If you are a new blog and have yet to establish stats and a following, I think it’s best to leave out any numbers and see where the chips may fall. Some publishers aren’t as concerned about numbers, while others require a certain following before they’ll start sending you book mail (that number is usually a base minimum of 1,000 followers across all platforms you use). If you have an established following anywhere (for example, I had established a following on Goodreads before creating my blog) then include those numbers there. If you don’t have a following yet, don’t panic! My next post is geared on various ways to cultivate your following in a healthy way. Make sure and clarify your expectations in your email; be upfront in what you expect and desire from a publisher while being gracious and humble.
I’ve found in most circumstances another way to be noticed by publishers is by interacting with them on social media; Twitter and Instagram especially. Don’t forget they too can send you arcs; not just the people behind the email! Joking around, helping retweet and promote their books, etc. makes them notice you. Stand out! Be proud of your blog and the books you read; persevere and you will be noticed. That in mind, always make sure you are reaching out in a respectful way. Many publishers don’t like being sent direct messages on social media, so the best advice is to let them approach you. Keep in mind people are watching Twitter (and possibly your blog) that you don’t see! Example-my first big breakthrough was with Berkley (hence why I used them as an example). My blog was around 4-6 weeks old and I had spent a month in back and forth banter with them because they are hilarious and post the best gifs. One day on Twitter they started following me and sent me a DM stating that their publicity assistant had noticed my account, and in turn my blog, and wanted to contact me about being a part of their blogger database. I’m not even embarrassed to tell you that I squealed like a teenage girl and danced all around my kitchen. No matter how long you blog and how successful you are, it’s still exciting when you get to start working with a publisher you’ve been previously invisible to.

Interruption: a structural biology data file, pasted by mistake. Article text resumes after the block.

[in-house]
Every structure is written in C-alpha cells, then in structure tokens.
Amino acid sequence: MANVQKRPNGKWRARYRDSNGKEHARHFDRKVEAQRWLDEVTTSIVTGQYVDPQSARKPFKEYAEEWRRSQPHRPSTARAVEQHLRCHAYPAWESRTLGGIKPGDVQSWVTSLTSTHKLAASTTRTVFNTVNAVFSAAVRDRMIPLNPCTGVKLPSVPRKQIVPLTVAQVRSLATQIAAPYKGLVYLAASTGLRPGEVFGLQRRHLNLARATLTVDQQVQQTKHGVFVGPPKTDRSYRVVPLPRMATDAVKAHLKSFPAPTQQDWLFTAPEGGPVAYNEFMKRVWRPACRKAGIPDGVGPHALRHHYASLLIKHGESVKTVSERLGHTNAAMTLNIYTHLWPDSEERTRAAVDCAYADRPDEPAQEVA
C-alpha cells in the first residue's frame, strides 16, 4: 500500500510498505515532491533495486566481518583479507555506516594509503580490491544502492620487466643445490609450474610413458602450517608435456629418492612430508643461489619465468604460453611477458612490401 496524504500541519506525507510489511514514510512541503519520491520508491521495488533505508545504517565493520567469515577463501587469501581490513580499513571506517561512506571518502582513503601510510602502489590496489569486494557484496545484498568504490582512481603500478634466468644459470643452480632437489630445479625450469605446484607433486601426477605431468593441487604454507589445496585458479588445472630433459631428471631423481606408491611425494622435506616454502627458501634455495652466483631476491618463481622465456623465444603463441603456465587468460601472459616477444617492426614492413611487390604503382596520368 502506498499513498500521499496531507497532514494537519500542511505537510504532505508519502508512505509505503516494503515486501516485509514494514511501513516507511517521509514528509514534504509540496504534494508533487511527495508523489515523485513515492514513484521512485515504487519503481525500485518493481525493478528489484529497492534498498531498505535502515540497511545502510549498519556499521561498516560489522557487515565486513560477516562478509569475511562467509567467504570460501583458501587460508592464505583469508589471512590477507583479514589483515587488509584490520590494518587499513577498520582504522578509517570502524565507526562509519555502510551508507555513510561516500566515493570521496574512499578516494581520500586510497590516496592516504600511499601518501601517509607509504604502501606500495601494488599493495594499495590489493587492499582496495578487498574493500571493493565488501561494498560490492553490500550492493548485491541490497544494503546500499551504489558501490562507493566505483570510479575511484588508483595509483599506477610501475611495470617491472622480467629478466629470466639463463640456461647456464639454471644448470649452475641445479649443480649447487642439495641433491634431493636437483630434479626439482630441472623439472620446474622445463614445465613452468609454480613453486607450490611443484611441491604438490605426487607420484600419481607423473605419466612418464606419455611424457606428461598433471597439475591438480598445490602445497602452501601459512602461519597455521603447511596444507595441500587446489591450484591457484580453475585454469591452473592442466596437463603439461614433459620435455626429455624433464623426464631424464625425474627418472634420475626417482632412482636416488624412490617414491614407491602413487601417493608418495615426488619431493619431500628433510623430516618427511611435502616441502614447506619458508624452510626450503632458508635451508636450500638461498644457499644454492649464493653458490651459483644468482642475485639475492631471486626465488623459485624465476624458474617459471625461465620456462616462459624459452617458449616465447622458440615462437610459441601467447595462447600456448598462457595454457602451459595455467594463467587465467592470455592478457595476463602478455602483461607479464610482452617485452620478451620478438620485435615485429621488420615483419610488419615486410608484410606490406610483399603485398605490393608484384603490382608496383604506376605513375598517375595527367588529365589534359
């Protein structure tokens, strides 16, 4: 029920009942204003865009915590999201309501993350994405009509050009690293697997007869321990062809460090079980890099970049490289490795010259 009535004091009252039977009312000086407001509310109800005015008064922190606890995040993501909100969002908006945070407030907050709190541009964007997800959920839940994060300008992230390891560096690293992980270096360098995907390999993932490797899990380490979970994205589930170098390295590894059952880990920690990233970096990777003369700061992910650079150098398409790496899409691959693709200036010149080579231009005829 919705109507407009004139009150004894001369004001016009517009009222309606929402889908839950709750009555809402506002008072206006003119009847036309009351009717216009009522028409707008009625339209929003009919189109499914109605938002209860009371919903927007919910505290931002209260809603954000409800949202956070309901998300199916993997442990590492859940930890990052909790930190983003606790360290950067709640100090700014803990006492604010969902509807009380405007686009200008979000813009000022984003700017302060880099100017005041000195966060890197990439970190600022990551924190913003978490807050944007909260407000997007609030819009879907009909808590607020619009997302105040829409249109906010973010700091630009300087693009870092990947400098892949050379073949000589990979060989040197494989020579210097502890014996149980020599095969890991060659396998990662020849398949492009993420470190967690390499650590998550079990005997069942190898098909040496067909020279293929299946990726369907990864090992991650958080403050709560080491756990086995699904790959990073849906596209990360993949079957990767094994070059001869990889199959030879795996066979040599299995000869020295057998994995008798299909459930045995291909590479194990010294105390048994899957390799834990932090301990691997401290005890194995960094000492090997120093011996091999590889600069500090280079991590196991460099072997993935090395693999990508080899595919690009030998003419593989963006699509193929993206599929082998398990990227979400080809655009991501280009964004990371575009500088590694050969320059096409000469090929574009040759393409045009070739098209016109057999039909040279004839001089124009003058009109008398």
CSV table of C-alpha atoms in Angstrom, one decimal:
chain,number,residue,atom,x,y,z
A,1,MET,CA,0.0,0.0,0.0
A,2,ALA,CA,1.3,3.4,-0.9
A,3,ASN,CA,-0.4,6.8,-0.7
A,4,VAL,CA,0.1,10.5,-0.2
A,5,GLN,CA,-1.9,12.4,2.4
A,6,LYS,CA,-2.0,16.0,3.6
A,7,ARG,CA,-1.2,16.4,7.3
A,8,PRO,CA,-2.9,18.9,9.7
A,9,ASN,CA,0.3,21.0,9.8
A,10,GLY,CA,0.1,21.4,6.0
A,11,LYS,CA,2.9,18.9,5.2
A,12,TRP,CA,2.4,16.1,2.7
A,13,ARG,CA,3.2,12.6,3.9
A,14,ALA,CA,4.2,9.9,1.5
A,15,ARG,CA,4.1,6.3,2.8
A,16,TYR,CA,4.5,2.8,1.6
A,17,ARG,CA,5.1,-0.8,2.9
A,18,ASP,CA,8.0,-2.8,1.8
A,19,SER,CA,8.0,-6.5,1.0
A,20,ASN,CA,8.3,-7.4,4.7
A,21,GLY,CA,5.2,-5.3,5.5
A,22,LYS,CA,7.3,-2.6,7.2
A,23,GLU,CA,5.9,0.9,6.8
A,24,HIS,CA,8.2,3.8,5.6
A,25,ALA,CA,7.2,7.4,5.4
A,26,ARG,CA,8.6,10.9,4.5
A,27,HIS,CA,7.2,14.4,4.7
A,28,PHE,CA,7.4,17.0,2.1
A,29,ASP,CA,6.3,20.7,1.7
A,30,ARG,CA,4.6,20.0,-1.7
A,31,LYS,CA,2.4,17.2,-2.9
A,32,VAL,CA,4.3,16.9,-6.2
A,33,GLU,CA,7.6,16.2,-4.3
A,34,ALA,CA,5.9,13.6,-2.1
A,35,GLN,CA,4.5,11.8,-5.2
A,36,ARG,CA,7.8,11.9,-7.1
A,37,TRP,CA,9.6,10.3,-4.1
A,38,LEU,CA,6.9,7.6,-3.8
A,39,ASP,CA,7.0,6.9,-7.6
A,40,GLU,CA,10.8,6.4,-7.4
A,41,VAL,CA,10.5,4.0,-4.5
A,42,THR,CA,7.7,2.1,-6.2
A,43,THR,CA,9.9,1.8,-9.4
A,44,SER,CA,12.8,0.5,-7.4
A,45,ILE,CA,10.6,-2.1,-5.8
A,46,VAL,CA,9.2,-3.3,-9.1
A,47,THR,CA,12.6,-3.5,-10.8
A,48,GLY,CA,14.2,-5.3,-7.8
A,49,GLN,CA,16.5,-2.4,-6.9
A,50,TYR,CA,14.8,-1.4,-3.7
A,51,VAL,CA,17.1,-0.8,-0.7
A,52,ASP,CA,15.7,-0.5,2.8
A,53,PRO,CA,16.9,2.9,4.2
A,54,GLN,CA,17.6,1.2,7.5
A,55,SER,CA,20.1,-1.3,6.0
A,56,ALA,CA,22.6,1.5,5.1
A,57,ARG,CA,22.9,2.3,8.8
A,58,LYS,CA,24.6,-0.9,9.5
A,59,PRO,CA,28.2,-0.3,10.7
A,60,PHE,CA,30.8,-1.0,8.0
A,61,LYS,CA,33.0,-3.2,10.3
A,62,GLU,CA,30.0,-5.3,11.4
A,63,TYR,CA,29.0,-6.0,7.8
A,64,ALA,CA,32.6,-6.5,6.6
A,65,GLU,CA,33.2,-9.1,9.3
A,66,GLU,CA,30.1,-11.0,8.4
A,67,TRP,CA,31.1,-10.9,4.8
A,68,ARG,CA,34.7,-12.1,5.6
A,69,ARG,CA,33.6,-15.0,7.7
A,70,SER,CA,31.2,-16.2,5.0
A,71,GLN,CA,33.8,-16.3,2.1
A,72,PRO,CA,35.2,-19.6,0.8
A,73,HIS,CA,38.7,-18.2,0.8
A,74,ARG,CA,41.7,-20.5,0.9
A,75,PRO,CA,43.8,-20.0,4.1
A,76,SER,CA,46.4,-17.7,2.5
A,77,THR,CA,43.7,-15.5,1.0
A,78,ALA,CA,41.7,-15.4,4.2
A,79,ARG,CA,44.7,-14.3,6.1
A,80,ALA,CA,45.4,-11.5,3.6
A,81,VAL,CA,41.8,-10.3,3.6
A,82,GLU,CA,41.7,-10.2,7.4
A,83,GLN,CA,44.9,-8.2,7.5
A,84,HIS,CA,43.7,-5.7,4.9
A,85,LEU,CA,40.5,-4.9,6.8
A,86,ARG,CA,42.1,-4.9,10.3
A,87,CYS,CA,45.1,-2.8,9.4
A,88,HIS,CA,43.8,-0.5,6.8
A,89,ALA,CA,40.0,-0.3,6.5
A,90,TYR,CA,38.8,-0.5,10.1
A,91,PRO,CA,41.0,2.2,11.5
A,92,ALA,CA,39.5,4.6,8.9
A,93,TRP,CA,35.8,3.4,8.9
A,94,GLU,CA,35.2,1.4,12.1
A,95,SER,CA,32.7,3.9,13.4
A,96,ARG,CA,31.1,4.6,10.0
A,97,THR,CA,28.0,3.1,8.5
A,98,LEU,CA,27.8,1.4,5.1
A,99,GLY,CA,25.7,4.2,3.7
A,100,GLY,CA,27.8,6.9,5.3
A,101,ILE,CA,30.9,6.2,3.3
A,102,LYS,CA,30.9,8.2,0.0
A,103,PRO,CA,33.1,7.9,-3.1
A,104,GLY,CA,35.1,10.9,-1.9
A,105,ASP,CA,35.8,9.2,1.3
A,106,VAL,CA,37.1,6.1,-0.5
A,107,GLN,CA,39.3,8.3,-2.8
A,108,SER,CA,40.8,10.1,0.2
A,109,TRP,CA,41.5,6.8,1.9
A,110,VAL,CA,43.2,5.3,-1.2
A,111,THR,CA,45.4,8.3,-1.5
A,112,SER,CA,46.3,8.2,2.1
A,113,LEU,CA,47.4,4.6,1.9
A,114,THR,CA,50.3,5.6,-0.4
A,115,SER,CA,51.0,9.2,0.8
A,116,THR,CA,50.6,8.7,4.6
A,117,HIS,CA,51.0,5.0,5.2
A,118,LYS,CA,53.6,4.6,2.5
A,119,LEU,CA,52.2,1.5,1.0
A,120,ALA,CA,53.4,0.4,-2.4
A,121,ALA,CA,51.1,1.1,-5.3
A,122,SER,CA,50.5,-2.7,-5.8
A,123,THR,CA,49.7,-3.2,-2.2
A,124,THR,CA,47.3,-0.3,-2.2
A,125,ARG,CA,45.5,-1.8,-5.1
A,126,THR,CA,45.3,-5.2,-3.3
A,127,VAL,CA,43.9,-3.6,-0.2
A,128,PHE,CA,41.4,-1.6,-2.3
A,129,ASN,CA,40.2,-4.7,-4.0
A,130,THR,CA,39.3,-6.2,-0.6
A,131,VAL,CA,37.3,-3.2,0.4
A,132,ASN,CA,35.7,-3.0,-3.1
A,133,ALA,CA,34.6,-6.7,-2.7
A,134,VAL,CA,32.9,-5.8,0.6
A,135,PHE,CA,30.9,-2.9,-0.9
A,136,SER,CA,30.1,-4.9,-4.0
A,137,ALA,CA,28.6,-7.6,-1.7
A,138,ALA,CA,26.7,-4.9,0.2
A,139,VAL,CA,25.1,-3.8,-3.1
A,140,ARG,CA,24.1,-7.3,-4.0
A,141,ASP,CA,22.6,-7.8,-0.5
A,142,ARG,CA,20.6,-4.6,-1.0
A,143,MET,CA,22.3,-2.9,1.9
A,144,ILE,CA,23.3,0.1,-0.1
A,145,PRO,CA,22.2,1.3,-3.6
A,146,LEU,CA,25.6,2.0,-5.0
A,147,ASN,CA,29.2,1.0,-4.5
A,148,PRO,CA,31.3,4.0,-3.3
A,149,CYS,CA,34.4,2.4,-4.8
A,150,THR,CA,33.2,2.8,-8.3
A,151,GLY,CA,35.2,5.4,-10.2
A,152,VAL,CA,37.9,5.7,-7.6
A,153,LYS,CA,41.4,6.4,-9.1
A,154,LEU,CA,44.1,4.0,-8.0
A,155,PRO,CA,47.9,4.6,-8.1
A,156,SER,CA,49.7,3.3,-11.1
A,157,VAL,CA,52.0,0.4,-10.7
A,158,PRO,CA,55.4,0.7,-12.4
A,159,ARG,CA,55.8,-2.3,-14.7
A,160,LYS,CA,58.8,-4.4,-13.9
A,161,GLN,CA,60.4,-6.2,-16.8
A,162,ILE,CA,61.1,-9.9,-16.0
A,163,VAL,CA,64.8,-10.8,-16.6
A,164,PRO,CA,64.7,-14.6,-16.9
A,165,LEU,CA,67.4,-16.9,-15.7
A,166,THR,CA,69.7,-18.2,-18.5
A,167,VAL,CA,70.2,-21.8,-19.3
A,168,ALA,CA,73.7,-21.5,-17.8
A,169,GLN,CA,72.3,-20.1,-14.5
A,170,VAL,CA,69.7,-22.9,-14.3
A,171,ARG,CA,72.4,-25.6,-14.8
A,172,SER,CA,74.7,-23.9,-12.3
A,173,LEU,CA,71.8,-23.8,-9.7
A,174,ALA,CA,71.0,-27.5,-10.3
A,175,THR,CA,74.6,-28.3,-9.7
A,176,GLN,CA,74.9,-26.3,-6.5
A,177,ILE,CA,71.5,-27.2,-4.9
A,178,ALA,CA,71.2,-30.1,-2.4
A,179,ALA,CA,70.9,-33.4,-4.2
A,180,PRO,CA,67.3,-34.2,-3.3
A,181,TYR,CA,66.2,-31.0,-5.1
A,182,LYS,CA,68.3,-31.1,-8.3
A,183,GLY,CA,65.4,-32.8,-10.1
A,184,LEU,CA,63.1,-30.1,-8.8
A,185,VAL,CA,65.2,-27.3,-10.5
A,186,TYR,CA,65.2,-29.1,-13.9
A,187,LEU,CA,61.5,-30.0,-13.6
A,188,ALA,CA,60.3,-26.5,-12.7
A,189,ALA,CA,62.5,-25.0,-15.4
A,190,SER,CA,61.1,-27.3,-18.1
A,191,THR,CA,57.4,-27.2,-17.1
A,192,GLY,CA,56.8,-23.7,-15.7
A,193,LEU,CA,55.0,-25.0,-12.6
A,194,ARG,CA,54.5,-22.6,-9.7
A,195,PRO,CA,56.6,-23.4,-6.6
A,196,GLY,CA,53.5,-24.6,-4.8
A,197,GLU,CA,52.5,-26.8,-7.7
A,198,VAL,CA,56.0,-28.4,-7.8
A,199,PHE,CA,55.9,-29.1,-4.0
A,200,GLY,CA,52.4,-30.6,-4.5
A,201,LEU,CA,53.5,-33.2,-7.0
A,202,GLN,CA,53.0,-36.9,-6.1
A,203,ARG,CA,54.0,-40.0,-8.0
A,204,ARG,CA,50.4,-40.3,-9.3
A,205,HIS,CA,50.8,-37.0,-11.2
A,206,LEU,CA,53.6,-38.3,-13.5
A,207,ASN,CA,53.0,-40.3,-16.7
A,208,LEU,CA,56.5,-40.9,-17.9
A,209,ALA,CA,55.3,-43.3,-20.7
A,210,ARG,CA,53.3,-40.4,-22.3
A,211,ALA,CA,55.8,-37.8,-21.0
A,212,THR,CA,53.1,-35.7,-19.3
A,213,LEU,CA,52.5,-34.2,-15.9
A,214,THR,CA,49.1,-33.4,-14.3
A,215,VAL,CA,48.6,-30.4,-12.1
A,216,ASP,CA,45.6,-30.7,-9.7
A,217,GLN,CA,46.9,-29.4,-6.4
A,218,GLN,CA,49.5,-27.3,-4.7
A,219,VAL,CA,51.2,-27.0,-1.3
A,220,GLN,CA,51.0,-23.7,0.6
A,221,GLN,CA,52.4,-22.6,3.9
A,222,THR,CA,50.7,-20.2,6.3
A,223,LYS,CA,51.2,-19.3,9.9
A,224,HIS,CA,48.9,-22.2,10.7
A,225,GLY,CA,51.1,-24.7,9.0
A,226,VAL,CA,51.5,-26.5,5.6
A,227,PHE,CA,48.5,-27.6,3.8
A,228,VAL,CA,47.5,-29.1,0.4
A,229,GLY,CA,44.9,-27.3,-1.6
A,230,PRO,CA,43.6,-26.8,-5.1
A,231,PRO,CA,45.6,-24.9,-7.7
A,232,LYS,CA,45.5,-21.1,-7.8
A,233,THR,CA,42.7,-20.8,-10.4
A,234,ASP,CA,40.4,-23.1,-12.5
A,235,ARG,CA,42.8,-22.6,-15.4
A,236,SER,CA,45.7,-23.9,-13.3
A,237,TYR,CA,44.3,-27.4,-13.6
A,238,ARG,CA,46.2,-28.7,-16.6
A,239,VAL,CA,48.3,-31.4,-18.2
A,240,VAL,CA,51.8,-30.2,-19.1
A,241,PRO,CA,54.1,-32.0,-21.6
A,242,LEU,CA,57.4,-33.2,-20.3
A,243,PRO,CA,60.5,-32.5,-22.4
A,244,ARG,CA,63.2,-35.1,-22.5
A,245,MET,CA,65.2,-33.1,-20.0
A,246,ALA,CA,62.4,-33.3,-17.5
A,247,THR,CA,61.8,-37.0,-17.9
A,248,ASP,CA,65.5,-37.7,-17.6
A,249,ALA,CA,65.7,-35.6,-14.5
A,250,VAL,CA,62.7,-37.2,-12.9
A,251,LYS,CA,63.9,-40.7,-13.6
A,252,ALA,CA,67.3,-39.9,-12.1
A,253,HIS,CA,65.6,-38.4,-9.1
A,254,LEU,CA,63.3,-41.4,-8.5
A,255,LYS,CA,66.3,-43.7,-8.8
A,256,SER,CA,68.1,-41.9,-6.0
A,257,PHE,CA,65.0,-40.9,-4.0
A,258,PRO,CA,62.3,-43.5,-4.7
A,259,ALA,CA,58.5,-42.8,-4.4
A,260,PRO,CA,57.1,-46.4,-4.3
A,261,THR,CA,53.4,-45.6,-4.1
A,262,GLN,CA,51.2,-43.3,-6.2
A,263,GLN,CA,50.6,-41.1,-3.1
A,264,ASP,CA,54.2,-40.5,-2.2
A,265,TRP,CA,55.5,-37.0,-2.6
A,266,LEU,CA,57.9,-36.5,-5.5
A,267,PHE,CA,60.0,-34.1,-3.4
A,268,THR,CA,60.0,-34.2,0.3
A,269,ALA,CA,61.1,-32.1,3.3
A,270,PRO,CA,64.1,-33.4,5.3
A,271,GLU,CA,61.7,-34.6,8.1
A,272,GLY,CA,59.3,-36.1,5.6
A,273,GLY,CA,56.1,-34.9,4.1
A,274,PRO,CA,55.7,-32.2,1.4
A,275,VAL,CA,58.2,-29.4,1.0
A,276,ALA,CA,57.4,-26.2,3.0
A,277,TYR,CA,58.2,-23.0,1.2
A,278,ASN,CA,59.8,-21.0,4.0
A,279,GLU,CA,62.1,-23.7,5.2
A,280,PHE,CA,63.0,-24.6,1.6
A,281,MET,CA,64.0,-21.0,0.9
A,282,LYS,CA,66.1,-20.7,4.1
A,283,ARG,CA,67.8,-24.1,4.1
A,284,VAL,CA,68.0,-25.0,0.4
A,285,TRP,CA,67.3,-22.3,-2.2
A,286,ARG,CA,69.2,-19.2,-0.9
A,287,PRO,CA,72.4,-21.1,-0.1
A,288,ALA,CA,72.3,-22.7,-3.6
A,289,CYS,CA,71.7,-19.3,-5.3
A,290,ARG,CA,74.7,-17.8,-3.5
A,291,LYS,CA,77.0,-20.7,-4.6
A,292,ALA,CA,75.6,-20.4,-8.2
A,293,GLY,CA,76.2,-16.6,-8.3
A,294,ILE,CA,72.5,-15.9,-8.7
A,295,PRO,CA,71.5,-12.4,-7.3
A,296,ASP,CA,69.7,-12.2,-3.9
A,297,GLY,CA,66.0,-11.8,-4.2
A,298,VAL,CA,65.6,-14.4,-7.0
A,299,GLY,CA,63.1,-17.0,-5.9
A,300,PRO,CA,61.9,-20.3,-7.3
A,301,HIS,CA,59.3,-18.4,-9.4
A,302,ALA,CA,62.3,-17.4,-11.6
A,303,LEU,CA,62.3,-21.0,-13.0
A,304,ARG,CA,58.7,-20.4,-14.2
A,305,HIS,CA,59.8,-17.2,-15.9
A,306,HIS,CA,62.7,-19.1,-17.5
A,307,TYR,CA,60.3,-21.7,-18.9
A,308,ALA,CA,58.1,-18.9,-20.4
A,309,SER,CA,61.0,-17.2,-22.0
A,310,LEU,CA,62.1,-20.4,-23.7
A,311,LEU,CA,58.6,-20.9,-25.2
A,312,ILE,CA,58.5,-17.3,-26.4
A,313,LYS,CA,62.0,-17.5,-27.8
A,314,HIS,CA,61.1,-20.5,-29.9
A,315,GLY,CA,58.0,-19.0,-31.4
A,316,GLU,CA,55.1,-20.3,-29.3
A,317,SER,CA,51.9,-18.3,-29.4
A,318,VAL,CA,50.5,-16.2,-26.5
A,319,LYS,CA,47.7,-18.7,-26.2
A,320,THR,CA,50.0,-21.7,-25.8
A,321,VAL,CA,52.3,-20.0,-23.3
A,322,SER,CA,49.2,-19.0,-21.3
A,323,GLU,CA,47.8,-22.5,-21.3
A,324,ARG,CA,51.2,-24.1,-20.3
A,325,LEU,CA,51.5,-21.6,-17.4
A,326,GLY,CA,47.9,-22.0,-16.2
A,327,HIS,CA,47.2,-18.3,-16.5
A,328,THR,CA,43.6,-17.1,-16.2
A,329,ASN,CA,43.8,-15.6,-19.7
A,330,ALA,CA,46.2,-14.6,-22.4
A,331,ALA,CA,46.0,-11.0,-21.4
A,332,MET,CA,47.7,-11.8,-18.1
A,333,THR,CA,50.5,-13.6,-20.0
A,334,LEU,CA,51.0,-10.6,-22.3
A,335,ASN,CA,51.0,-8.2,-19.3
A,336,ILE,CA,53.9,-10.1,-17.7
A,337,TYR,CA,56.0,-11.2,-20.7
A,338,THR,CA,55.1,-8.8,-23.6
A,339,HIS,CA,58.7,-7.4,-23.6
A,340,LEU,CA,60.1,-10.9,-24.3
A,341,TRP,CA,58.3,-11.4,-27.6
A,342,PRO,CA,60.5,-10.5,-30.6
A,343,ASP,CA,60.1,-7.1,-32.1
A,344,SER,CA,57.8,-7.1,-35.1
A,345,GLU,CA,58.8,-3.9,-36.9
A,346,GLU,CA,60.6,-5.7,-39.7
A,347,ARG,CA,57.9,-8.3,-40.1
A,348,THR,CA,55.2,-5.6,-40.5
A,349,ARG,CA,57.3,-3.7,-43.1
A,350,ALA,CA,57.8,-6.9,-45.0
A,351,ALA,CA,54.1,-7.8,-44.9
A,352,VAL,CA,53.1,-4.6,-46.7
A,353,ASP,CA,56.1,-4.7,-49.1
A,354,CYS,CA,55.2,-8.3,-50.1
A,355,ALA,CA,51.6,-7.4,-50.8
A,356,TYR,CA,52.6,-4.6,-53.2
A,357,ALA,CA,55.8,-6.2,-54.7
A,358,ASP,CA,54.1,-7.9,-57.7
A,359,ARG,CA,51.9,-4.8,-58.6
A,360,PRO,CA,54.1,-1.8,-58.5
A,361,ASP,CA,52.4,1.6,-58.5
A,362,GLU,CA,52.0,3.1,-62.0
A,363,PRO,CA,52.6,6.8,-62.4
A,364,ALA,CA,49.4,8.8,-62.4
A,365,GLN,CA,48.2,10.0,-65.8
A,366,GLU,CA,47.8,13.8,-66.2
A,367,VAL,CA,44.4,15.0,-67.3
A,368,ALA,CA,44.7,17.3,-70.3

I apologize for how lengthy and wordy this post is, but I wanted to make sure and include everything in as much detail as possible for those who are new to the blog scene. Hopefully some questions were answered today that seemed daunting and intimidating before; if you’re thinking “well GREAT Chelsea, that helped me NONE because my following is lower than I’d like”-don’t fret! That will be the very next post, I promise. As always, if there is something I wasn’t clear on or another question popped up regarding today’s topics, feel free to ask it in the comments! Have a great day, and happy blogging! ❤